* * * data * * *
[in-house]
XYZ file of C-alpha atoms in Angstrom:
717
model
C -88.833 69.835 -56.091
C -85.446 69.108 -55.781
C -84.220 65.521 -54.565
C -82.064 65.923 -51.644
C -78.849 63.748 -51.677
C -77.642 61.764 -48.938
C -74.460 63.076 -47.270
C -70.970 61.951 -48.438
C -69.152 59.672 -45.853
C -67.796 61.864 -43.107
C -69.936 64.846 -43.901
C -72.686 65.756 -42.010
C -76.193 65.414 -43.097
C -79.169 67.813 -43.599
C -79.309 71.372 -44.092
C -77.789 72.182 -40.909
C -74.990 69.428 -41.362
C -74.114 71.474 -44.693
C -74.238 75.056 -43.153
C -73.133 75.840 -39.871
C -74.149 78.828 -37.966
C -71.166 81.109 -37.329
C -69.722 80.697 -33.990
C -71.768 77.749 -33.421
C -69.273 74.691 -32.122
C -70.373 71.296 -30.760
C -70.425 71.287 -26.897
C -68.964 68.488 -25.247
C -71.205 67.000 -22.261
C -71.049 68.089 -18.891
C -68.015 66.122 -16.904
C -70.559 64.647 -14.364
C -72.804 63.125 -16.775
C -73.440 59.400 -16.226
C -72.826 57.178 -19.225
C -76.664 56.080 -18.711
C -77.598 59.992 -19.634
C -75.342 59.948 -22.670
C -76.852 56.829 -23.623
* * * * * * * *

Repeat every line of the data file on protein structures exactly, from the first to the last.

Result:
[in-house]
XYZ file of C-alpha atoms in Angstrom:
717
model
C -88.833 69.835 -56.091
C -85.446 69.108 -55.781
C -84.220 65.521 -54.565
C -82.064 65.923 -51.644
C -78.849 63.748 -51.677
C -77.642 61.764 -48.938
C -74.460 63.076 -47.270
C -70.970 61.951 -48.438
C -69.152 59.672 -45.853
C -67.796 61.864 -43.107
C -69.936 64.846 -43.901
C -72.686 65.756 -42.010
C -76.193 65.414 -43.097
C -79.169 67.813 -43.599
C -79.309 71.372 -44.092
C -77.789 72.182 -40.909
C -74.990 69.428 -41.362
C -74.114 71.474 -44.693
C -74.238 75.056 -43.153
C -73.133 75.840 -39.871
C -74.149 78.828 -37.966
C -71.166 81.109 -37.329
C -69.722 80.697 -33.990
C -71.768 77.749 -33.421
C -69.273 74.691 -32.122
C -70.373 71.296 -30.760
C -70.425 71.287 -26.897
C -68.964 68.488 -25.247
C -71.205 67.000 -22.261
C -71.049 68.089 -18.891
C -68.015 66.122 -16.904
C -70.559 64.647 -14.364
C -72.804 63.125 -16.775
C -73.440 59.400 -16.226
C -72.826 57.178 -19.225
C -76.664 56.080 -18.711
C -77.598 59.992 -19.634
C -75.342 59.948 -22.670
C -76.852 56.829 -23.623